For the second time in a month, Sir Murray St Clair and Elliott Price had a discreet lunch in the private Trophy Room of McDouall’s, the exclusive Gentleman’s club. Once again, Sir Murray ordered the oysters, although a little wary after his last encounter with the delectable molluscs at the club, and Price had the soup.
“Governments around the world have developed a taste for supporting financial institutions in recent times,” Elliott Price told his dining companion who was carefully examining an oyster on the end of a small silver fork.
“With support from the private sector,” Price continued, “I think the government might be persuaded to underwrite the longer term debt.”
Sir Murray put the oyster back onto his plate. “Sorry, you were saying Elliott?”
“No government likes to see a major financial institution go to the wall, especially in an election year. If the depositors lose their money the government loses their votes.” Elliott Price explained deliberately.
“Quite so, quite so…” Sir Murray agreed as he picked up the oyster and proceeded to examine it once more, this time giving it a surreptitious sniff and tentative lick.
“I’ll be taking a commission of course, for my time and …” Price continued before being cut off by Sir Murray.
“No, no, it’s not worth the risk,” Sir Murray said as he pushed the plate of oysters away.
“Frankly Sir Murray,” Price said, stunned by Sir Murray’s reaction to what he felt was a reasonable request. “At this time I don’t see that you have any choice!”
Sir Murray looked up and laughed. “The oysters dear boy! I don’t think I will risk them again, not after last time. Had a touch of Delhi belly, not a pleasant experience. Of course you can have your commission. Only fair.”
Ray Purvis considered himself a thoroughly modern business executive who knew the importance of being prepared, particularly when it came to doing business with people from other countries. At his request, young Ralph Fly had found a Japanese man who gave private lessons to corporate executives in their offices, but it wasn’t cheap. “One three hour lesson should be more than enough,” had been Ray’s reaction to the hourly rate.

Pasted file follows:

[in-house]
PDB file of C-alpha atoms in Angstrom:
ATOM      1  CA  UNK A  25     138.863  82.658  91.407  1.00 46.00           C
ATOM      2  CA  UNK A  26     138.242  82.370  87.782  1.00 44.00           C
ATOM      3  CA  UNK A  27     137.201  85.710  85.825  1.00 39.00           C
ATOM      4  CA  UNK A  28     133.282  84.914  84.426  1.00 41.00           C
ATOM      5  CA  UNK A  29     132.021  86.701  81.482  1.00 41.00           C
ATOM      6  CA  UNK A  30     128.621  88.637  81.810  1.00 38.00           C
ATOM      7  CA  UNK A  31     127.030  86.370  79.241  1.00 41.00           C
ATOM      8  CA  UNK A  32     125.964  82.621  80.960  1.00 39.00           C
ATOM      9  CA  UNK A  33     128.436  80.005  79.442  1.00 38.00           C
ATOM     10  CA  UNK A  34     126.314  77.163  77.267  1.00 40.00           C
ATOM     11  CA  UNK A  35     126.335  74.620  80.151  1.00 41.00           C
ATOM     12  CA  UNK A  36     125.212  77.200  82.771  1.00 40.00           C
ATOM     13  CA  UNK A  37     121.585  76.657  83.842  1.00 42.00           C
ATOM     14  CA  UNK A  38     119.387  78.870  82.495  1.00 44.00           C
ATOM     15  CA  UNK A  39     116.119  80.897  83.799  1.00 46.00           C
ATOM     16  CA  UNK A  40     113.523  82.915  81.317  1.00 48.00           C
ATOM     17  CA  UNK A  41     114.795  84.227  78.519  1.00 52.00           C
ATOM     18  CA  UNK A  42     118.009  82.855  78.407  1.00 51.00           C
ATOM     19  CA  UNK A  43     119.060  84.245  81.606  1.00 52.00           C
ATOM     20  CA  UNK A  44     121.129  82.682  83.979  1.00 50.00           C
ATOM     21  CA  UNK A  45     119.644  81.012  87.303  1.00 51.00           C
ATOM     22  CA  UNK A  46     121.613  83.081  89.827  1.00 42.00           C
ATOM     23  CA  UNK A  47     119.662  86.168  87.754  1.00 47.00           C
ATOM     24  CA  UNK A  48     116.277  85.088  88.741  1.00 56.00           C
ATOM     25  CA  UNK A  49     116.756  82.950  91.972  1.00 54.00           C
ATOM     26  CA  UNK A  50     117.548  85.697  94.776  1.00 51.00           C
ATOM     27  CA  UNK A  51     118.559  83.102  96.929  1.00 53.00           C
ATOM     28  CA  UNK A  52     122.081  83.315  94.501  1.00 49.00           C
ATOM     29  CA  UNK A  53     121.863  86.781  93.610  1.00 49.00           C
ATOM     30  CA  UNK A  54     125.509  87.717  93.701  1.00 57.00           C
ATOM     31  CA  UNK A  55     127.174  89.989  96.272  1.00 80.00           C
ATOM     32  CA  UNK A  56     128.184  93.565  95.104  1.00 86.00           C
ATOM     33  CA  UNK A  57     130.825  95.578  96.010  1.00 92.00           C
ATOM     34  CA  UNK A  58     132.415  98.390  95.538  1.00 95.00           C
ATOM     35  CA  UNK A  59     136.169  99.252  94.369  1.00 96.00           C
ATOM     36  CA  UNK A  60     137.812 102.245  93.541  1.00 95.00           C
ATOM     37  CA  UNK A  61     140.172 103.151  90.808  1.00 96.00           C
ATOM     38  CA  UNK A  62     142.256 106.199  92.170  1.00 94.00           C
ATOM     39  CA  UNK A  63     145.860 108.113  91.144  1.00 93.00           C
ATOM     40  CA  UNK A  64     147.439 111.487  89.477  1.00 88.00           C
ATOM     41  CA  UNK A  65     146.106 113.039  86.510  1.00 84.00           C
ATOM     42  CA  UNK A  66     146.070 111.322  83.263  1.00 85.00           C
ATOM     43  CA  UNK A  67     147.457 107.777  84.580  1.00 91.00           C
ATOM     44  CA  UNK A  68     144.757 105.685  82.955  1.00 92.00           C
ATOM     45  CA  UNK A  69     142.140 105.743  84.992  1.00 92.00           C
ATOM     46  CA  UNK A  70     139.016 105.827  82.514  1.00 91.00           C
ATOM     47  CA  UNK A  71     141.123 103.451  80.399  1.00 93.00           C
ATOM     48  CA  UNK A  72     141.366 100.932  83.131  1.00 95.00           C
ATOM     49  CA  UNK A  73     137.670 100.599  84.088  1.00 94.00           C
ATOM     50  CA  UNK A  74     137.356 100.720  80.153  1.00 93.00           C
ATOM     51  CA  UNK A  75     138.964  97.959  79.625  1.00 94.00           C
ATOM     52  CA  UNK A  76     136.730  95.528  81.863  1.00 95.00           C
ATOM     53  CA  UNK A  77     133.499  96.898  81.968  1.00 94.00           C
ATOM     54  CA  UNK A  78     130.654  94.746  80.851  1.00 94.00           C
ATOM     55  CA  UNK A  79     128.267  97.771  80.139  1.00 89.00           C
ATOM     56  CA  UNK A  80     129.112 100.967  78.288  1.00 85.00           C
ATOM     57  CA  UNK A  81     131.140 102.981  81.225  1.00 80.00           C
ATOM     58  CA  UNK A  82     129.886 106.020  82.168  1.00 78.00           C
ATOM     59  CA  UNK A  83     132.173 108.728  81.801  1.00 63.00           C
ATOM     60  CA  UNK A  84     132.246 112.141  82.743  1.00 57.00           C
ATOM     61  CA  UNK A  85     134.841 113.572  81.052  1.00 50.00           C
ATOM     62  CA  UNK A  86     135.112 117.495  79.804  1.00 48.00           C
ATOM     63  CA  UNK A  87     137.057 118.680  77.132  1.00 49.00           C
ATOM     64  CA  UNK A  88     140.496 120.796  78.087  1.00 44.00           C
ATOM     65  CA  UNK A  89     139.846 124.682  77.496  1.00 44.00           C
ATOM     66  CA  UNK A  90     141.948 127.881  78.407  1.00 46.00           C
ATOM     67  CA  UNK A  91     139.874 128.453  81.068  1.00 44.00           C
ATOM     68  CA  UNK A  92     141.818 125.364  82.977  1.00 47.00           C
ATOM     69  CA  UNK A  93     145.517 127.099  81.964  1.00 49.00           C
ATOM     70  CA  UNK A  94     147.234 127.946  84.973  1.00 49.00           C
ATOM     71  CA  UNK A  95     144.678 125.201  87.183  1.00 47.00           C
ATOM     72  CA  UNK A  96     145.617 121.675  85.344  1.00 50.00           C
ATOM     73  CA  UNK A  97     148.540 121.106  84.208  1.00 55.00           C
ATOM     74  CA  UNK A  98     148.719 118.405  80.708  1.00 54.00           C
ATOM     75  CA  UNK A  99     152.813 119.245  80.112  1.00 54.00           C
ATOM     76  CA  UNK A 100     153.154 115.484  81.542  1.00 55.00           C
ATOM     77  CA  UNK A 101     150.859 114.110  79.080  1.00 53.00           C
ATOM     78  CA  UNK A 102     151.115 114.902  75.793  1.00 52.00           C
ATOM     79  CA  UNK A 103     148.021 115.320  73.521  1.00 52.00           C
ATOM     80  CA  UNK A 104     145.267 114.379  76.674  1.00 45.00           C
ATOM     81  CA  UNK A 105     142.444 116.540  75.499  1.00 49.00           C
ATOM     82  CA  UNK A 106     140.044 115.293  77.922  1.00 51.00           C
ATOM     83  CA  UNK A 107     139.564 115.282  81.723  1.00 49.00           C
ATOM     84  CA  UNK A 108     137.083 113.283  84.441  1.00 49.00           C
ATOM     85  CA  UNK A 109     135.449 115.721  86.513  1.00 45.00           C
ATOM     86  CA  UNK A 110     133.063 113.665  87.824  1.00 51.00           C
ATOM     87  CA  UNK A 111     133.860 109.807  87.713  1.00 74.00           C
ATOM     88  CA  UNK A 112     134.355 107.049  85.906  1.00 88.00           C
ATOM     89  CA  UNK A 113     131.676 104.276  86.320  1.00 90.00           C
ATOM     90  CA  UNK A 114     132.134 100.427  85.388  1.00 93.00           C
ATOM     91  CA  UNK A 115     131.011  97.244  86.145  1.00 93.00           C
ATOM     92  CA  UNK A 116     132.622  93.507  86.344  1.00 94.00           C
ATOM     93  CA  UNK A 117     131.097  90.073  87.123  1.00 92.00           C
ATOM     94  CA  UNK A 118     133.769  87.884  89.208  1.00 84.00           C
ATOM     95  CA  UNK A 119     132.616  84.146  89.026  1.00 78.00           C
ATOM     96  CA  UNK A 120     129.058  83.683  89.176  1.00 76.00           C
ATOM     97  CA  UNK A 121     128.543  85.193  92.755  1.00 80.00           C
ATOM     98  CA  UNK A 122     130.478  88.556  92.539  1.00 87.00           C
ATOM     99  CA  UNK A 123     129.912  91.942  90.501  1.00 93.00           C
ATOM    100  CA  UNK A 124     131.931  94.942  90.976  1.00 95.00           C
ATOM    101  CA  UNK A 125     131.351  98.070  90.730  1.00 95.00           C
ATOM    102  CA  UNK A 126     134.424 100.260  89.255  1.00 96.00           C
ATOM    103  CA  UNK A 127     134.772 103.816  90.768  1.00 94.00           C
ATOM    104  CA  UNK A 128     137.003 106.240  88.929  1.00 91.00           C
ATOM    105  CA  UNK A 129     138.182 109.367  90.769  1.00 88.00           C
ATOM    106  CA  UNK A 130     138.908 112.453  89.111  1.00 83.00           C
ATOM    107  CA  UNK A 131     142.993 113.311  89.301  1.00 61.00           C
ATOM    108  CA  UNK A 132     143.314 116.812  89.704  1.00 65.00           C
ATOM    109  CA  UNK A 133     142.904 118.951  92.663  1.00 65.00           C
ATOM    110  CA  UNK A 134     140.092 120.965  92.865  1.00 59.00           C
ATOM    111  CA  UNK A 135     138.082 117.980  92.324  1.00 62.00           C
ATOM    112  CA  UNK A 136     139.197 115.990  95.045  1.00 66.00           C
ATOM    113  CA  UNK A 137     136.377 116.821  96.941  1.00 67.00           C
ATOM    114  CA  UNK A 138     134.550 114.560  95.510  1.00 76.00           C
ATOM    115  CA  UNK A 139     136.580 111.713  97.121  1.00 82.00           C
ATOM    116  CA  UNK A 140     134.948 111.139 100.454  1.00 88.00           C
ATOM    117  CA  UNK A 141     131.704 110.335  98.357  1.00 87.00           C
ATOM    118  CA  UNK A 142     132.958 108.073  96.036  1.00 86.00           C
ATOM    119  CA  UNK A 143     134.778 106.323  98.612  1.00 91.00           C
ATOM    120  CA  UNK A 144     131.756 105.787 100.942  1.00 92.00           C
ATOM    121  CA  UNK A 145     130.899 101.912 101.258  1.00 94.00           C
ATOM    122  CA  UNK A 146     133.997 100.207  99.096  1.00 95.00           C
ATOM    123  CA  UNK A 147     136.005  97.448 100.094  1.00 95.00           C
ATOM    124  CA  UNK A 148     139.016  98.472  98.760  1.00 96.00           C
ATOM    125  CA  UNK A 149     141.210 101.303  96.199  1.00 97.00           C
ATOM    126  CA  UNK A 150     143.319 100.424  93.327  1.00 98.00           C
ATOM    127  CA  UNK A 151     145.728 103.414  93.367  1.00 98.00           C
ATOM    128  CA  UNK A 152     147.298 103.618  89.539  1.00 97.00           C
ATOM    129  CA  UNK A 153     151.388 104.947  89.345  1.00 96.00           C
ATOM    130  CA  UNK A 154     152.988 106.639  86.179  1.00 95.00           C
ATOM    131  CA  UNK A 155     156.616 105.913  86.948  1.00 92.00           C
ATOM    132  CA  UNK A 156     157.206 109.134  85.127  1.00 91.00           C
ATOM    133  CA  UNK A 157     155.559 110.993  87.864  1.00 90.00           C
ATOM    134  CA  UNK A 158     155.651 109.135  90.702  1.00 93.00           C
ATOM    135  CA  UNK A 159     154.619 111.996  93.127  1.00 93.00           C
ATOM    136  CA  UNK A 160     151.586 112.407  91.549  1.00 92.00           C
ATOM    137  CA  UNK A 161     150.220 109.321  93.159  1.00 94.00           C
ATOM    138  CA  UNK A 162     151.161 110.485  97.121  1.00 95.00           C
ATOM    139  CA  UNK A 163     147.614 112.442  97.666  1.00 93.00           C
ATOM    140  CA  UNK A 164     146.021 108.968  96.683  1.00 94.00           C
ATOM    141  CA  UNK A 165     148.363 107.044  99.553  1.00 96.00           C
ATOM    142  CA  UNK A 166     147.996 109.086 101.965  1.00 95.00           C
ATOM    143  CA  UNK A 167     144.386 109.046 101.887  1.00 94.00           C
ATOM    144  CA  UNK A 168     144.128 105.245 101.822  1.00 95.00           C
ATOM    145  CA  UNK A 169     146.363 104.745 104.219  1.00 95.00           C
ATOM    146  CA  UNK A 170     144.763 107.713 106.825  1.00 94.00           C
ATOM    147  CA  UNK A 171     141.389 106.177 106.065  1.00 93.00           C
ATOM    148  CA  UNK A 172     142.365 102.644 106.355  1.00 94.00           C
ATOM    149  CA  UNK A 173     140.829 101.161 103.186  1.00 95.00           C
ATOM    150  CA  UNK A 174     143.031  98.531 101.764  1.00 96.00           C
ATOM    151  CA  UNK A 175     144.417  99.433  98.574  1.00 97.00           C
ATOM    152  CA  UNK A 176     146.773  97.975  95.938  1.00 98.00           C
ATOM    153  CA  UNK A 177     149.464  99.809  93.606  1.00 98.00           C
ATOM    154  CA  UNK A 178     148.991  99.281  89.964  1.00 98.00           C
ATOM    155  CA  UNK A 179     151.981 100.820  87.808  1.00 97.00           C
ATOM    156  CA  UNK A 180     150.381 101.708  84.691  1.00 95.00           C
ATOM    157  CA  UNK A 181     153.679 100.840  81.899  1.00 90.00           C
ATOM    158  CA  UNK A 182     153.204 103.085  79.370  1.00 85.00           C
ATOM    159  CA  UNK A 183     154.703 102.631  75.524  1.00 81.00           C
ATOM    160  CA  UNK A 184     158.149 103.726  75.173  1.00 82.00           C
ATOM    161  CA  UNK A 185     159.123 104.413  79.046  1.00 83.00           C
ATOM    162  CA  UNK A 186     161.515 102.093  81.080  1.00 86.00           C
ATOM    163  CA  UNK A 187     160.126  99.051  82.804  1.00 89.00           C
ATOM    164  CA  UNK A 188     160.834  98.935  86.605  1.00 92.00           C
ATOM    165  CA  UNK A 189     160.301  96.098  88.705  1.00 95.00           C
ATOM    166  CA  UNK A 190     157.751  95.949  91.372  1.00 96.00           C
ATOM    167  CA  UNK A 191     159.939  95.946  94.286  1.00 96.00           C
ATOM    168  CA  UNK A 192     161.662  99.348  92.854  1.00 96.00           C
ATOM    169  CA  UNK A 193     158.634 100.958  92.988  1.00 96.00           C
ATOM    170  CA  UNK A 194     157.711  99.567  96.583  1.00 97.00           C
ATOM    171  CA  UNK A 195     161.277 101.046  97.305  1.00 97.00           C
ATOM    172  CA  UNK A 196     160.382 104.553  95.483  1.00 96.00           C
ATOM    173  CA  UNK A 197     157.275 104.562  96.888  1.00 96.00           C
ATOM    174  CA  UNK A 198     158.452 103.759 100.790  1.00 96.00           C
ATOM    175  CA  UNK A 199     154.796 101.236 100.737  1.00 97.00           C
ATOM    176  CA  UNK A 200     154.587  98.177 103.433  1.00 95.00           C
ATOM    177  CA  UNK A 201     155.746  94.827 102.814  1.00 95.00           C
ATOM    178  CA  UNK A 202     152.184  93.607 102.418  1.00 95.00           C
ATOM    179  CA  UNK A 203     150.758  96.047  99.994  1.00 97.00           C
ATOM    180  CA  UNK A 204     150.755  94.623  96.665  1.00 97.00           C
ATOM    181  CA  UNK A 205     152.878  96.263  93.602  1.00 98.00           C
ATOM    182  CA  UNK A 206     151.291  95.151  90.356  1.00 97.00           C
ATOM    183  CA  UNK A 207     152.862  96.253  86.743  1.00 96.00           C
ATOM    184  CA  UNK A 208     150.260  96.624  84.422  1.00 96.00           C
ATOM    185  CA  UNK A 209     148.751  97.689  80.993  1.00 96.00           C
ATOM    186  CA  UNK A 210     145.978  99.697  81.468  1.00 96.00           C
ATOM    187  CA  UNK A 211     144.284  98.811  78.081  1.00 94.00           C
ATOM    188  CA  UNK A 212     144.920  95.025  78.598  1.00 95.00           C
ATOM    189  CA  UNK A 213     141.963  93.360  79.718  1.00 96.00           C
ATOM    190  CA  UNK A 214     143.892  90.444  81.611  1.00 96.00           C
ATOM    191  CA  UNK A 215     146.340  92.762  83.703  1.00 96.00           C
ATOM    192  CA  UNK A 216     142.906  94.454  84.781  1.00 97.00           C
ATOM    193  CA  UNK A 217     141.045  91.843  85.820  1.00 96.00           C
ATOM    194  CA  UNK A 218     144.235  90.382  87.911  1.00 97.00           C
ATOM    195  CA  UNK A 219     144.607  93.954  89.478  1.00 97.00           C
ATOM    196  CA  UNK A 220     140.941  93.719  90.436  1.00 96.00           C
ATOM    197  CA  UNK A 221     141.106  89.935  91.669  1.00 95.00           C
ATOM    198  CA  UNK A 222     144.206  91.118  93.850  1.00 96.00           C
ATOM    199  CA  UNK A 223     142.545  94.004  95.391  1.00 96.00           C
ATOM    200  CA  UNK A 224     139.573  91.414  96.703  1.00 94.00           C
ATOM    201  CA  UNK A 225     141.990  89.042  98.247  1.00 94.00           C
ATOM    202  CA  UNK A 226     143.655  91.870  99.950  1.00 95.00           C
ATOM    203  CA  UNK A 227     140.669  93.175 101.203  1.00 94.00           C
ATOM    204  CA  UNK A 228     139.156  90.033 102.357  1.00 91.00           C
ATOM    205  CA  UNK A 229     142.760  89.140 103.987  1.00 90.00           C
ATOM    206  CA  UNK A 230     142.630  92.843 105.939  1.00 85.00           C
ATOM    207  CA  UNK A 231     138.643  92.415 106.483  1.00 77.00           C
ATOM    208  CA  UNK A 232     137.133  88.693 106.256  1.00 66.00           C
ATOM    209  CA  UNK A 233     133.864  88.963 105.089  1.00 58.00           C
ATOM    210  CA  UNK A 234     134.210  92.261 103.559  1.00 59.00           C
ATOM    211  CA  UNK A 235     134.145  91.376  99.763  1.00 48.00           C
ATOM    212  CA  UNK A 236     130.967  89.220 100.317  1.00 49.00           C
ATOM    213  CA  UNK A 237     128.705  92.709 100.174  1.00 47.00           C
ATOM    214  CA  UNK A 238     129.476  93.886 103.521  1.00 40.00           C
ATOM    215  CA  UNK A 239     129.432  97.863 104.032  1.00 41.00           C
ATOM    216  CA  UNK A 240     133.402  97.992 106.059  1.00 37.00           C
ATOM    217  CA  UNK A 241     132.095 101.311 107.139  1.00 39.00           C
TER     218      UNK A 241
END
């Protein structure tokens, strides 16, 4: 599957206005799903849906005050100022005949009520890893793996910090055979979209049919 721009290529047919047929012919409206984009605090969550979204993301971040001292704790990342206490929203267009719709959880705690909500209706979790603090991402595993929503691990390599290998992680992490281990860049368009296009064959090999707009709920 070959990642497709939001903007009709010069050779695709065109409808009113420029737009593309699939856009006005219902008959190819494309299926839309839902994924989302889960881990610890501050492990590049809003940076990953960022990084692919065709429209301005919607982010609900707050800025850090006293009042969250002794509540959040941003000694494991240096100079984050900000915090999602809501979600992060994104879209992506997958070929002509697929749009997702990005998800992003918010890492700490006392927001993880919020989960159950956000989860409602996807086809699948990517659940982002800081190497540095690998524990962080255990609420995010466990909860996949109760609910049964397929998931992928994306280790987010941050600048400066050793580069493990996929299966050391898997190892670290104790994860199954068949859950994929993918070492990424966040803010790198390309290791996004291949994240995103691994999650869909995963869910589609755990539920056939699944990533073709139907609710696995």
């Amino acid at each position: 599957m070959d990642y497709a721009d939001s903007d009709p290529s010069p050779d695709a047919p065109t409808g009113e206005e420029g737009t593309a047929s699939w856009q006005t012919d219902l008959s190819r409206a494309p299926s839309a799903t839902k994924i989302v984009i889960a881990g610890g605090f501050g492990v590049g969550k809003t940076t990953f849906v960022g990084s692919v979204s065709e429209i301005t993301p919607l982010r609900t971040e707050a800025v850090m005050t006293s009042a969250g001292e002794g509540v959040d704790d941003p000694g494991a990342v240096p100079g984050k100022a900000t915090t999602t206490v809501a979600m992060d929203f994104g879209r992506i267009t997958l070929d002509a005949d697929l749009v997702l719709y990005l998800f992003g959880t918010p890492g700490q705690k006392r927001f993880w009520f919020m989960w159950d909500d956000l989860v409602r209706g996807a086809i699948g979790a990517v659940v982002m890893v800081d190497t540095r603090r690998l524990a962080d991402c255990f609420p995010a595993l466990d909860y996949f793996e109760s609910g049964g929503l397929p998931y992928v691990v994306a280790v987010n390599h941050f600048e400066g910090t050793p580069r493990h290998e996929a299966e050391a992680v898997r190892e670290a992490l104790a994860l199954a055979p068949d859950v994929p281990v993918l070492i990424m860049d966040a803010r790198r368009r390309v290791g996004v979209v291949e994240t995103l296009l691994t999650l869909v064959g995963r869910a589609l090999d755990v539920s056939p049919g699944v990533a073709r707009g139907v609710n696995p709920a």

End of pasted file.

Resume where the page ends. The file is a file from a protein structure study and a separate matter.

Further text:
The tutor was a thin, ascetic young man who spoke in quiet, reverential tones. “Three hours is not very long Mr Purvis,” Mr Ito said as he settled into one of the leather chairs in Ray’s office. “But, it will allow me to give you a general overview of Japanese history and business culture.”
“Sure, sure, history’s good,” Purvis said, “But how do you say ‘how much?'”
As the tutor tried to explain the importance of family and honour in Japanese society, Ralph Fly listened with interest; and Ray Purvis with increasing boredom and repeated interruptions. “Look, I need the words to clinch this deal Mr Ito,” Purvis said in exasperation, “What about ‘not enough’ and the clincher, ‘sign here’, how do you say that?”
The growing frustration and misery of the Japanese tutor was finally relieved when the receptionist announced over the phone intercom that Mr Price had arrived was hoping Mr Purvis might have a few moments.
“What this is about?” Purvis exclaimed to no one in particular before asking Ralph and the Japanese tutor to wait in an adjoining room. Purvis opened the door to his unexpected visitor. Elliott Price went directly to the point of his visit. He quickly explained he was organising a rescue plan for Regal Mortgage was looking for support, mainly from property developers and building companies.
“We’ve all done well out of Regal as a lender of last resort, Purvis Holdings is no exception.”
Ray Purvis hesitated. “It’s just that it’d be very difficult at the moment, Elliot. I’ve got a lot of debt to service.”
“Surely that is just a temporary matter,” Price said dismissively. “Think of the future Ray, you’re going to need finance.”
“Well, yes of course … but still I don’t know about this rescue idea,” Purvis replied with mounting scepticism, alerted by a sixth sense which had served him so well during his business life.
“Most of the big boys are kicking in. I’m putting in 10 mill myself,” Price said confidently. “I reckon you could do the same.”
“Ten million?” Ray asked, now certain that this was some sort of scam. “It’d better be worth it!”
“It will be Ray, you know what they say, you’ve gotta pay to play. I’ll be hearing from you then?” Purvis asked confidently as he got to his feet, and the two men walked to the office door.
“Sure, I’ll be in touch,” Purvis replied with less certainty.
“Bloody daylight robbery,” Purvis fumed as Ralph showed the Japanese tutor back into the room. “Daylight robbery! Go on, how do you say that Mr Ito?”
The tutor was perplexed. “Stealing daylight? What does this mean? Sun thief maybe?”
In the next episode, “Depositors meeting”, Dean Thomas and the other Regal Mortgage investors finally get an opportunity to tackle Sir Murray St Clair.
NOTE: Seasons greetings to all and best wishes for 2010.